Inscriptions of Kulottunga-Chola I
69 to 70 Inscriptions at Tirukkalukkunram & Srirangam
64 to 65 Inscriptions at Tiruvorriyur & Tiruvalangadu
66 to 68 Inscriptions at Kolar, Somangalam & Conjeeveram
71 to 72 Inscriptions at Kilappaluvur & Tiruvidaimarudur
73 to 74 Inscriptions at Cholapuram & Conjeeveram
75 to 76 Inscriptions at Tirukkalukkunram & Jambukesvara temple
77 to 78 Inscriptions at Kavantandalam & Perumber
69.- Inscription at Tirukkalukkunram.
inscription (No. 174 of 1894) is engraved on the wall of the
strong-room of the Vedagirisvara temple at Tirukkalukkunram, a large
village in the Chingleput district on the road from Chngleput to the
port of Madras.
This village is mentioned in Sundaramurti’s Devaram
as Kalukkunram, ‘the hill of the kites.’
The ancient name of the temple was Mulasthana.
Tirukkalukkunram itself bore the surname Ulagalanda-Solapuram
and belonged to Kalattur-nadu, a subdivision of the district of
names of this district and of its subdivision are derived from
Kalattur, a village on the south of Chingleput.
inscription records the grant of two lamps, made in the 14th
and 15th years of the reign of Kulottunga I.
(II. 32 and 38). The historical introduction agrees on the whole with that of
No. 68 as far as line 11. It
then relates that Kulottunga I. drove Vikkalan (i.e.,
Vikramaditya VI.) from nangili (in the Kolar district)
by way of Manalur to the Tungabhadra river,
and that he conquered the Ganga-mandalam and Singanam, by which the
dominions of Jayasimha III. seem to be meant.
Having secured his frontiers in the north, he turned against
and subdued the south-western portion of the peninsula as far as the
Gulf of Mannar, the Podiyil mountain (in the Tinnevelly district),
Cape Comorin, Kottaru, the Sahya (i.e., the Western Ghats)
and Kudamalai-nadu (i.e., Malabar).
From the statement that he “fixed the boundary of the
Southern country” (1. 27), it may be concluded that he limited the
territories of the Pandya king to the Madura district.
In order to pacify the newly acquired country, he settled
some of his officers on the roads passing through Kottaru, etc.
An inscription of the 39th year of his reign at
Cholapuram, a portion of Kottaru (No. 46 of 1896), actually mentions
one of those military settlers.
1.) Hail ! Prosperity ! While the wheel of his (authority)
went as far as the golden circle (i.e.,
Mount Meru) on the earth, which was surrounded by the moat of
the sea, that was (again) surrounded by (his) fame, (the
king) newly wedded, in the time (when he was still)
heir-apparent, the brilliant goddess of victory at sakkarakottam by
deeds of valour and seized a herd of mountains of rut (i.e.,
rutting elephants) at Vayiragaram.
3.) (He) unsheathed (his) sword, showed the strength
of (his) arm, and spurred (his) war-steed, so that the army
of the king of Kondala, (whose spear had) a sharp point, retreated.
4.) Having established (his) fame, having put on the garland
of (the victory over) the Northern region, and having stopped
the prostitution of the goddess with the sweet and excellent
lotus-flower (i.e., Lakshmi) of the Southern region, and the
loneliness of the goddess of the good country whose garment is the
Ponni, (he) put on by right (of inheritance) the pure
royal crown of jewels, while the kings of the earth bore his two
feet (on their heads) as a large crown.
6.) The river (of the rules) of the ancient king Manu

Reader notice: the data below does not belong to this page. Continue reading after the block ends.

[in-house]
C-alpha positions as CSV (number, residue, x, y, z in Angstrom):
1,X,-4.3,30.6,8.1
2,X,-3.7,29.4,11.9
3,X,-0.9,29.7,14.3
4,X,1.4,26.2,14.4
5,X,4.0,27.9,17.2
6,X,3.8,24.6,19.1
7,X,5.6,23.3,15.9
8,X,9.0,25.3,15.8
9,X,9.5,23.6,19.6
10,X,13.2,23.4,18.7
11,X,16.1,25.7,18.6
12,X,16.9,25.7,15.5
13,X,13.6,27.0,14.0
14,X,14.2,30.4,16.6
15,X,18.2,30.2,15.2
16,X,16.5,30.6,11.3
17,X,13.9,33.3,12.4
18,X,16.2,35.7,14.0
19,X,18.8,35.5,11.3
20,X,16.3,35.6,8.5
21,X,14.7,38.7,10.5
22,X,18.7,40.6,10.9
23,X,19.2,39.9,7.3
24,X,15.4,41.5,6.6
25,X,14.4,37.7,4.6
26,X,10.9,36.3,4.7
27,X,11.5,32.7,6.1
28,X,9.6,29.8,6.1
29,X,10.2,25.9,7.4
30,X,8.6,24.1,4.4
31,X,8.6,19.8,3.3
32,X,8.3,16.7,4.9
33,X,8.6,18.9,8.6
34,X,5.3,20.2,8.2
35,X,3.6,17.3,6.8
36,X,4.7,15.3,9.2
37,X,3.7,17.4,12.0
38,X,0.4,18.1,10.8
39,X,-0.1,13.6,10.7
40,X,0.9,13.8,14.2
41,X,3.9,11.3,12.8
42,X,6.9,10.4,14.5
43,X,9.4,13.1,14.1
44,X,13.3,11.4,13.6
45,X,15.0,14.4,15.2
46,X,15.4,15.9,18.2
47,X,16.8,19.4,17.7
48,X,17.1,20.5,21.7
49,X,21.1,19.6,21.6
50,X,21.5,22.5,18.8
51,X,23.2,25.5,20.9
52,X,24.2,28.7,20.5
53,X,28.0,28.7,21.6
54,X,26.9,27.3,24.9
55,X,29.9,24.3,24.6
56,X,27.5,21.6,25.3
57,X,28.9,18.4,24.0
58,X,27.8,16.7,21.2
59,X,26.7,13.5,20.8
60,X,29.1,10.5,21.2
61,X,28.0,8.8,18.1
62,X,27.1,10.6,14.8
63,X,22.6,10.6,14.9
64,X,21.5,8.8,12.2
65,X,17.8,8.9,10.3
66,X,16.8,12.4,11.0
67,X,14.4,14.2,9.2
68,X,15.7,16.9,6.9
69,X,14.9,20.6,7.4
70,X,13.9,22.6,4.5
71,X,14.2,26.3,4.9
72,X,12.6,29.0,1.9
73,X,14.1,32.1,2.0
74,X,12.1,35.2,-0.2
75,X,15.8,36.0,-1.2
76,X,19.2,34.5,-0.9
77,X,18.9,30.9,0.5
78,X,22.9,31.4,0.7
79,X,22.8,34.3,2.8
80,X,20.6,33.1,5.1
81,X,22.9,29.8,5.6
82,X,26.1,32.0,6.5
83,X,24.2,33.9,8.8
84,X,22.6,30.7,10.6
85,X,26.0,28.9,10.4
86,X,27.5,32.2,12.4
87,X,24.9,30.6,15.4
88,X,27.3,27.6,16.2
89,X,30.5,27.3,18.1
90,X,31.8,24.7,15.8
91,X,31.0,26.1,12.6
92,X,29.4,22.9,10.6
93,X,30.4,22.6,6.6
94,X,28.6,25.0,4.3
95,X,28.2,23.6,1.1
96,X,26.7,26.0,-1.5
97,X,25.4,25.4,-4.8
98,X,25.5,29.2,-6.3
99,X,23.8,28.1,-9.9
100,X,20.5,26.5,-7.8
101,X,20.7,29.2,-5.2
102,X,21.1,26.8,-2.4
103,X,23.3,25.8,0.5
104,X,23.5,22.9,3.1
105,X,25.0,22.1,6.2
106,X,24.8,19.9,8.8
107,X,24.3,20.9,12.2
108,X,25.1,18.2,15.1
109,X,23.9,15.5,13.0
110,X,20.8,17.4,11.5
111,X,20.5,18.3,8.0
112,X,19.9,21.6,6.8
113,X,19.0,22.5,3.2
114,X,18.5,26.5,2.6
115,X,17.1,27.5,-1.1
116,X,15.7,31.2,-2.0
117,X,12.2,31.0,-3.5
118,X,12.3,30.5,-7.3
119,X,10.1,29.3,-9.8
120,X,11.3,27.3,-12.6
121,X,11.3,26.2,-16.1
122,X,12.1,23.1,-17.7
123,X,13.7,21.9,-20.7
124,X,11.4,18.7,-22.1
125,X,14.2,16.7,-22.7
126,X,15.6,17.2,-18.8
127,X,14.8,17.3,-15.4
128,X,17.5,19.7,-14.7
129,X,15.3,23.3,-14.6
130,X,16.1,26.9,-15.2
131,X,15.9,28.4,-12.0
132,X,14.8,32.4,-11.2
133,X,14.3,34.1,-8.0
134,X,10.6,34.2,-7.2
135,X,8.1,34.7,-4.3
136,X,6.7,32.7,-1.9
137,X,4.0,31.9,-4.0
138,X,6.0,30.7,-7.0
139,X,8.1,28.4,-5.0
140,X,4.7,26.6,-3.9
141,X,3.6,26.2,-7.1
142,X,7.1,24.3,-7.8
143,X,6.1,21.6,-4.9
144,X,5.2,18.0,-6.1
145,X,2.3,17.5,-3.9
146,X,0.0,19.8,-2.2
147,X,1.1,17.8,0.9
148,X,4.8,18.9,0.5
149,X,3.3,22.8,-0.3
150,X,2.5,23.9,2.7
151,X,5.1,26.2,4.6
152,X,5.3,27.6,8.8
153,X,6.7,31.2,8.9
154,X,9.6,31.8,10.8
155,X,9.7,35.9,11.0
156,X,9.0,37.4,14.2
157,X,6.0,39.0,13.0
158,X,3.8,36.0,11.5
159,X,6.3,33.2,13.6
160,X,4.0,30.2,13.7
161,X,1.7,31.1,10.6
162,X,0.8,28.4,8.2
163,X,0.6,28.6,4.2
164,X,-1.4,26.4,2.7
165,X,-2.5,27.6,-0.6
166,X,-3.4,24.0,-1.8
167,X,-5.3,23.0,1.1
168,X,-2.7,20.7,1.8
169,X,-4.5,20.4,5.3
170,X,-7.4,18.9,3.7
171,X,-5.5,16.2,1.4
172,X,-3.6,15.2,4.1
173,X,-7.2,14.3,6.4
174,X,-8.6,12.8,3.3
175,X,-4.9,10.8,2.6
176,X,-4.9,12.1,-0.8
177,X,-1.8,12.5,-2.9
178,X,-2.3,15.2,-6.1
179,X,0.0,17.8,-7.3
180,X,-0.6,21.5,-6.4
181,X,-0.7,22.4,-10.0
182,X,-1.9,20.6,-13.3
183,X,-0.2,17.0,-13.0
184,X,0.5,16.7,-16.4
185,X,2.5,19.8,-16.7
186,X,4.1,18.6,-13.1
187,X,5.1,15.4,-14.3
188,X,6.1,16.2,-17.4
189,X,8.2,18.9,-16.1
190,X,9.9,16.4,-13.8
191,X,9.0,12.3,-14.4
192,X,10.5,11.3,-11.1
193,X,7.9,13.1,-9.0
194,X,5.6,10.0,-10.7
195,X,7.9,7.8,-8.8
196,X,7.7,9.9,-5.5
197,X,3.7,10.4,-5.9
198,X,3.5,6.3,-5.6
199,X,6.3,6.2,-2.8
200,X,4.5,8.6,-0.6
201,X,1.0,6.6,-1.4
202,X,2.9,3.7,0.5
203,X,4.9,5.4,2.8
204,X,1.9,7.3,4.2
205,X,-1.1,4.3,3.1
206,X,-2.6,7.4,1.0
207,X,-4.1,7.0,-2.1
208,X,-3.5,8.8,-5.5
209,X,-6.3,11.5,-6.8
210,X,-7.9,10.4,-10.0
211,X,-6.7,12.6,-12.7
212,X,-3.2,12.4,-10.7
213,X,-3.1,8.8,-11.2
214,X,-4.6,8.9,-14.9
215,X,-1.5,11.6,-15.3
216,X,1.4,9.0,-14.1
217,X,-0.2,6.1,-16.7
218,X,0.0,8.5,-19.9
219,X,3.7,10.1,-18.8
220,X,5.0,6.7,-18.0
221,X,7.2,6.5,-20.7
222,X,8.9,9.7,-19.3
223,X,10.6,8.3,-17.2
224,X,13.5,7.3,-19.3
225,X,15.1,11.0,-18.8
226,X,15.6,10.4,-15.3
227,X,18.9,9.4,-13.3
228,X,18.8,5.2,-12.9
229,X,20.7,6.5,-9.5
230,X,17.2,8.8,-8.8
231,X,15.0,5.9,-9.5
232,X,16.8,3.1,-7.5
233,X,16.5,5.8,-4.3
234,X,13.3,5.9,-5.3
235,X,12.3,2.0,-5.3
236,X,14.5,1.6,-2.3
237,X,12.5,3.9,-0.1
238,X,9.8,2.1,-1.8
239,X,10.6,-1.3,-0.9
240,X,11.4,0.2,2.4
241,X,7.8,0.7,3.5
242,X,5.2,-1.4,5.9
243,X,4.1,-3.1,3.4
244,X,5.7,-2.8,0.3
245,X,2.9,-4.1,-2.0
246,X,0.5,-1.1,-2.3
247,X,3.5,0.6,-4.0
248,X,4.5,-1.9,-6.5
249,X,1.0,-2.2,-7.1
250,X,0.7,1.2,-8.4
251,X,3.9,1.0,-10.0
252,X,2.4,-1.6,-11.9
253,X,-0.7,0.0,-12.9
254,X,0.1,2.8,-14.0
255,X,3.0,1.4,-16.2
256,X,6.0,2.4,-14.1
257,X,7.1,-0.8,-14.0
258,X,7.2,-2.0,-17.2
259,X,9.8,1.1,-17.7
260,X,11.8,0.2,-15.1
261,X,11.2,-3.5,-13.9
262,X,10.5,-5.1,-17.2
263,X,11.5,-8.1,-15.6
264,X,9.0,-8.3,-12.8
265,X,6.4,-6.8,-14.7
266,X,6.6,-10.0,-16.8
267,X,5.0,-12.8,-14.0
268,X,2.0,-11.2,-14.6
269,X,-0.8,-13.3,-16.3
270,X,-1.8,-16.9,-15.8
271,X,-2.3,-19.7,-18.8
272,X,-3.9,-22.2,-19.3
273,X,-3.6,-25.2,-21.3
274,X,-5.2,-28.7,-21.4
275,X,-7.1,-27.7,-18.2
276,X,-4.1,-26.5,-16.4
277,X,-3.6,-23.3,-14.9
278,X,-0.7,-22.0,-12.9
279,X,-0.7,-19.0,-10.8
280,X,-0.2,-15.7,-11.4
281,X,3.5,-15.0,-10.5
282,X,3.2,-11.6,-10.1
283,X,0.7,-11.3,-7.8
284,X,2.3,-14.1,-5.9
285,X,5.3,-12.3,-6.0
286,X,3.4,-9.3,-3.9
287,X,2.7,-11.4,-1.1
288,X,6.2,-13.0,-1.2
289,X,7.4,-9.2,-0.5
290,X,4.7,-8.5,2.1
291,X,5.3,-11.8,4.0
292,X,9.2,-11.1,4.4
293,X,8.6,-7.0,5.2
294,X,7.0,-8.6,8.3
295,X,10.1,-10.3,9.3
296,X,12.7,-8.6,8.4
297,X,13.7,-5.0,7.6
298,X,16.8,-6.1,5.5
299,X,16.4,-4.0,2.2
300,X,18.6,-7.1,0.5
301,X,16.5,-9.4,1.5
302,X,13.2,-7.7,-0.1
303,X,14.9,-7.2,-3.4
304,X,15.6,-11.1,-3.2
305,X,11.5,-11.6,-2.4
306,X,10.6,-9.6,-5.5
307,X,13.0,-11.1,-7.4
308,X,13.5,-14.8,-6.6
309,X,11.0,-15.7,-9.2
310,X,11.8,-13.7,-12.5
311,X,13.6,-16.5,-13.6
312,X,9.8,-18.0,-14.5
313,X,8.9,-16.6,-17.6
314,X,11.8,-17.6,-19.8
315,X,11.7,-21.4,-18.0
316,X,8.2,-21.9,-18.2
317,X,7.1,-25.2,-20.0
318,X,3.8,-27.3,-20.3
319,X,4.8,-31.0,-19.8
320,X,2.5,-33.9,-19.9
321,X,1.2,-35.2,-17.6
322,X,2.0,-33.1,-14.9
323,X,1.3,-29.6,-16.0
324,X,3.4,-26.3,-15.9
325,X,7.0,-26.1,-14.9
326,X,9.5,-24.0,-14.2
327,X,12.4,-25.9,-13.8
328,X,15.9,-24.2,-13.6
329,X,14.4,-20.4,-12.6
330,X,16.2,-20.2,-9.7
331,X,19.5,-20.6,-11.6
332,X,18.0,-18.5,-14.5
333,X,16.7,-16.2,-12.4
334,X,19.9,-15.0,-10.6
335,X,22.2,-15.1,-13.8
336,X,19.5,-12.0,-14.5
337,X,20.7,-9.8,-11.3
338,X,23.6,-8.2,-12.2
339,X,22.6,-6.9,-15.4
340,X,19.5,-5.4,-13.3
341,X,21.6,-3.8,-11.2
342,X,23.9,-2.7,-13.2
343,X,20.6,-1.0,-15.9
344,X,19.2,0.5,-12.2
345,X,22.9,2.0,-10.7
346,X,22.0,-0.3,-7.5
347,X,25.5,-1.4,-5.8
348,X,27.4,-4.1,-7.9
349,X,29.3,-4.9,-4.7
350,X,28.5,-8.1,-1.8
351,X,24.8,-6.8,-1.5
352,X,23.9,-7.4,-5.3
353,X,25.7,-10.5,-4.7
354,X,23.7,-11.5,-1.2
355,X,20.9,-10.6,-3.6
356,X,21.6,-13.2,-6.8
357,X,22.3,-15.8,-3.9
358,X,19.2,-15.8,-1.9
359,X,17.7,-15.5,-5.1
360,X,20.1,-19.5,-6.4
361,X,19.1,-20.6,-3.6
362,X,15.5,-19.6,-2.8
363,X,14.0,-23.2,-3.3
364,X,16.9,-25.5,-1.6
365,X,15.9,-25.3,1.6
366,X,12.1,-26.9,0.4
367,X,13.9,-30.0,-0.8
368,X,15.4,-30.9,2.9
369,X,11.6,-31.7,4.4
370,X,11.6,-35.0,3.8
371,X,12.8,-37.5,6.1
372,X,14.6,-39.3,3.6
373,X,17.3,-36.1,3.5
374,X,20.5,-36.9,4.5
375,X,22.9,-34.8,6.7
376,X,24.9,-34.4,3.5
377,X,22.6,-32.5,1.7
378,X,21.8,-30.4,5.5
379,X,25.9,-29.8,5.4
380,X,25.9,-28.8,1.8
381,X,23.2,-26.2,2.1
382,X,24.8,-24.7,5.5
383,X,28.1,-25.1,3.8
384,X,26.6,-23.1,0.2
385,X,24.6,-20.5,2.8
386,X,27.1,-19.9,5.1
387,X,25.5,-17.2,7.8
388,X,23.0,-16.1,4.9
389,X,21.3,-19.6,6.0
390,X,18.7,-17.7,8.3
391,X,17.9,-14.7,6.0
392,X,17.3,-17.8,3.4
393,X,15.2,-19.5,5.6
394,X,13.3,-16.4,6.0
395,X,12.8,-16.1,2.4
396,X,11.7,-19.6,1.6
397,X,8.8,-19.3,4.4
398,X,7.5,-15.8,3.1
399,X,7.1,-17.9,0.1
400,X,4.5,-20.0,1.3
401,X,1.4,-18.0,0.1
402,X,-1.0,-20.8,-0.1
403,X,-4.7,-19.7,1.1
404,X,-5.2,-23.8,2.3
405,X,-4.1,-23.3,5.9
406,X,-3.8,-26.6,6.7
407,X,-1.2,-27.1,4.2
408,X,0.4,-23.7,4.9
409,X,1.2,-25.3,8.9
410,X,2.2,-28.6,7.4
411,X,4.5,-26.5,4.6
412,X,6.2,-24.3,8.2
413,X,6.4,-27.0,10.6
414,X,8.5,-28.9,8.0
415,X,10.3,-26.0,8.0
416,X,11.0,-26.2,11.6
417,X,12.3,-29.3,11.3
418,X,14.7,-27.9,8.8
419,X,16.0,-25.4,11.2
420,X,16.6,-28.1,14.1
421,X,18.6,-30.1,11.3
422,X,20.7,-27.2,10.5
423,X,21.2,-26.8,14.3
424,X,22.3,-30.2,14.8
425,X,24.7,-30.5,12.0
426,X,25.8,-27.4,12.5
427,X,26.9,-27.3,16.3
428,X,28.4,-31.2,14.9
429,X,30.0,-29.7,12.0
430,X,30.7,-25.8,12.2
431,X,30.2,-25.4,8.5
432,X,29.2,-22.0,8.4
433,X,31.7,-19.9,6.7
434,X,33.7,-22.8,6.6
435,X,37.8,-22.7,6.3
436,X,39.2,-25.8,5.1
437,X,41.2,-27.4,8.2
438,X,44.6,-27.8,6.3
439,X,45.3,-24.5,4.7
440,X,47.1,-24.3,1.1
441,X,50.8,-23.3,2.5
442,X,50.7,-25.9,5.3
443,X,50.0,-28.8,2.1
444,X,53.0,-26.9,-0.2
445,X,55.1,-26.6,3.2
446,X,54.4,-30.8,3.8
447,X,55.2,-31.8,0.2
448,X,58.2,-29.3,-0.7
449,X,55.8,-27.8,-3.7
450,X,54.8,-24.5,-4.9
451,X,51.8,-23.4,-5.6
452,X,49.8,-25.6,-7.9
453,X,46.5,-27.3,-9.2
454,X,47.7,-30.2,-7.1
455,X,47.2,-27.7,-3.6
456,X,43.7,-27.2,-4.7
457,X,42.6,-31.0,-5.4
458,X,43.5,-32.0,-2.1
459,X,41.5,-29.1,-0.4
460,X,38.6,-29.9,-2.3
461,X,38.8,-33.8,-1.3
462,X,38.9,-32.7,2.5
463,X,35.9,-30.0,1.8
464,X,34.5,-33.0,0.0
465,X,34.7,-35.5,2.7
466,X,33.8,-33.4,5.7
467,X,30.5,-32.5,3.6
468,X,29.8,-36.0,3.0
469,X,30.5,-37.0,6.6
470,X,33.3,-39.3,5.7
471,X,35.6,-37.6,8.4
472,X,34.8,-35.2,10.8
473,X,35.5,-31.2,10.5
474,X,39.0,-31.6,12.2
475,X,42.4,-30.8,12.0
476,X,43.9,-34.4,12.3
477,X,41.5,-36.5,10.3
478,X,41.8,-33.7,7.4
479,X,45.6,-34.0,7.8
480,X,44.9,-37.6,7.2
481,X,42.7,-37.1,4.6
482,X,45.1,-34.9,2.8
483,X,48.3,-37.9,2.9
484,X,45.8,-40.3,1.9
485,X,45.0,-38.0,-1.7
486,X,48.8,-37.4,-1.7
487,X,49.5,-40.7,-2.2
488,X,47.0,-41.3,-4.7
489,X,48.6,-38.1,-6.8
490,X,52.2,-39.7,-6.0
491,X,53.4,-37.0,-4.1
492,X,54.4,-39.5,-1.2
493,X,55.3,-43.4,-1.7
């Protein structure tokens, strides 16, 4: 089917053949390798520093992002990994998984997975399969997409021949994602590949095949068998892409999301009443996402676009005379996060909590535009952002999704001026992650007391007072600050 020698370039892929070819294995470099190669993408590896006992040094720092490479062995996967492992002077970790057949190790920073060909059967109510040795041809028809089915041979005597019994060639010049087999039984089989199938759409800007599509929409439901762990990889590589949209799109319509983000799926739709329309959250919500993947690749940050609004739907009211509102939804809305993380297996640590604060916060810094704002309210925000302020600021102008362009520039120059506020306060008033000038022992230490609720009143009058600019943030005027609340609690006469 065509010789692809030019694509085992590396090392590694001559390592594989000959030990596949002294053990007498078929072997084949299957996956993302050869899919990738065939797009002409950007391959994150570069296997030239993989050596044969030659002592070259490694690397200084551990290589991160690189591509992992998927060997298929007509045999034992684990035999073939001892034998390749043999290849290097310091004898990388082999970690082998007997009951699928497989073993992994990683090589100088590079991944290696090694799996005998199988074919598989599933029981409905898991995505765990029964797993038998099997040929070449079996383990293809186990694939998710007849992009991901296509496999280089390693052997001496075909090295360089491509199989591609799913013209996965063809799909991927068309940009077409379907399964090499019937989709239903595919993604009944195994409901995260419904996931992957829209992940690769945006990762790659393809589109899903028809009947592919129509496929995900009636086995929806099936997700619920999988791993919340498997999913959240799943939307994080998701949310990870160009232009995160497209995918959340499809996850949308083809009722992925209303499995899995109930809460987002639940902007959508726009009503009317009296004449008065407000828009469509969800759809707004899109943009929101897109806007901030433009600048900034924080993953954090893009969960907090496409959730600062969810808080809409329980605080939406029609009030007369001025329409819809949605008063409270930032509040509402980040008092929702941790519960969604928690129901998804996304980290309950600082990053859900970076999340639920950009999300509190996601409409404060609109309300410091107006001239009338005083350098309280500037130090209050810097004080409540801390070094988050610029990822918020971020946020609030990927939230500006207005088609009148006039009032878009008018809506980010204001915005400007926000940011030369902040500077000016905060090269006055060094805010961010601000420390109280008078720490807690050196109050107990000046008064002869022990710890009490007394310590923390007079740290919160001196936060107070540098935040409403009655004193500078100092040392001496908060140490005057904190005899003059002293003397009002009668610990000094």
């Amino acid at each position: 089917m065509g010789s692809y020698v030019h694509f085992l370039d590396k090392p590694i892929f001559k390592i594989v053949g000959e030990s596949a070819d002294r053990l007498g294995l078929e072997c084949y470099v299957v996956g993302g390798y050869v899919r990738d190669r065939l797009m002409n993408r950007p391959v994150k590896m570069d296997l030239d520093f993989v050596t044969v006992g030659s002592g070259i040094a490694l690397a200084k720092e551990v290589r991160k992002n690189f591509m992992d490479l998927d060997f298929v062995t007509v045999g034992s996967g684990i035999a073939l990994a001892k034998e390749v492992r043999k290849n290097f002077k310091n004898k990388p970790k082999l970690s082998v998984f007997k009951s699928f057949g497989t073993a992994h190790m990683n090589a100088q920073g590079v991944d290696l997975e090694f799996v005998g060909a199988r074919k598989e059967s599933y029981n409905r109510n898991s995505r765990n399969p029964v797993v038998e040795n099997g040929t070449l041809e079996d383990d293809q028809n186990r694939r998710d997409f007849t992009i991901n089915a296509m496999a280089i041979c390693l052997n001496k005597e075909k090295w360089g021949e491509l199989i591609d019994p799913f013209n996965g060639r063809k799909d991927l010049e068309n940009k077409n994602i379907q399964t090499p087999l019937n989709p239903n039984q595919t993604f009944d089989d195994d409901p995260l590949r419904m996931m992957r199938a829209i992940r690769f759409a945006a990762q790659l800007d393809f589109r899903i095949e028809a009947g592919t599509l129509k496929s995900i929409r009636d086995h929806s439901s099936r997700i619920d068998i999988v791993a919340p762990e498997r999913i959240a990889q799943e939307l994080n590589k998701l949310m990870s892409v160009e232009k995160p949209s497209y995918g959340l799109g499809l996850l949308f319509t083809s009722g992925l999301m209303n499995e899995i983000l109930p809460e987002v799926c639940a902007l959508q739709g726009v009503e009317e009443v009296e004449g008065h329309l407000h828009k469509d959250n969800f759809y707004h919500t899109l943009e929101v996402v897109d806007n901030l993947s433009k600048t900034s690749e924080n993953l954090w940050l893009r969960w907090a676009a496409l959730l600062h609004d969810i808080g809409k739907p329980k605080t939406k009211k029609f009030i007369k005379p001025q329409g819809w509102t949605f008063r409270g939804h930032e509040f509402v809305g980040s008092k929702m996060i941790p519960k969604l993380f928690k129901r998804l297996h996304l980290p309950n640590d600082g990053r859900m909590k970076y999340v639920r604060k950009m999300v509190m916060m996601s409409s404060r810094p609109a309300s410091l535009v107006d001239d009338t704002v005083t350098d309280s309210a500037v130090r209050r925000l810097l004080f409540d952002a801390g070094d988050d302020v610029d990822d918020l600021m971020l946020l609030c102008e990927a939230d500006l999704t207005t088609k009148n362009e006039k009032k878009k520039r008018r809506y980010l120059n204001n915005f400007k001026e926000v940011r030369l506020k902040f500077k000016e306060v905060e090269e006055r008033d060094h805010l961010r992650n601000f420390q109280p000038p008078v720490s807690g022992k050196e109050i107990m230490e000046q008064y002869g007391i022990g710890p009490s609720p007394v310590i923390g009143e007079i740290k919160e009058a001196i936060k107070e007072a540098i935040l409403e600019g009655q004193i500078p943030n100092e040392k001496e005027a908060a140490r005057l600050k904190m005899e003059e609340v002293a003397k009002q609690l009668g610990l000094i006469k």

swelled, (and) the river (of the sins) of the Kali (age)
7.) (His) sceptre swayed over every (quarter of) this
continent of the naval (tree) ; the white light of the sacred
shadow of (his) white parasol shone everywhere on the circle
of the great earth ; (and his) tiger (-banner)
fluttered unrivalled on the Meru (mountain).
9.) (Before him) stood a row of elephants showering jewels,
which were presented (as) tribute by the king of remote
islands whose girdle is the sea.
10.) The excellent head of the refractory king of the South (i.e.,
the Pandya) lay outside his (viz., Kulottunga’s)
beautiful city, being pecked by kites.
11.) Not only did the speech (of Vikkalan) : - “After this day a
permanent blemish (will attach to Kulottunga), as to the
(which is the origin) of (his) family,”
– turn out wrong, but the bow (in) the hand of Vikkalan was
not (even) bent against (the enemy).
13.) Everywhere from Nangili of rocky roads – with Manalur in the
middle – to the Tungabhadra, there were lying low the dead (bodies
of his) furious elephants, his lost pride and (his) boasted
14.) The very mountains which (he) ascended bent their backs
; the very rivers into which (he) descended eddied and
breached (the banks) in their course ; (and) the very
seas into which (he) plunge became troubled and agitated.
16.) (The Chola king) seized simultaneously the two countries
(pani) called Gangamandalam and Singanam, troops of furious
elephants which had been irretrievably abandoned (by the enemy),
crowds of women, (the angles of) whose beautiful eyes were as
pointed as daggers, the goddess of fame, who gladly brought disgrace
(on Vikkalan), himself and (his) father, who were
desirous of the rule over the Western region, to turn their backs
again and again on many days.
20.) Having resolved in (his) royal mind to conquer also the
Pandi-mandalam (i.e., the Pandya country) with great fame, (he)
dispatched his great army, - which possessed [excellent horses (resembling)
the waves of the sea], war-elephants (resembling) ships, and
troops (resembling) water, - as though the Northern ocean was
overflowing the Southern ocean.
22.) (He) completely destroyed the forest which the five
Panchavas (i.e., Pandyas) had entered as refuge, when they
were routed on a battlefield where (he) fought (with them),
and fled cowering with fear.
24.) (He) subdued (their) country, drove them into hot
jungles (in) hills where woodmen roamed about, and planted
pillars of victory in every region.
25.) (He) was pleased to seize the pearl fisheries, the Podiyil (mountain)
where the three kinds of Tamil (flourished),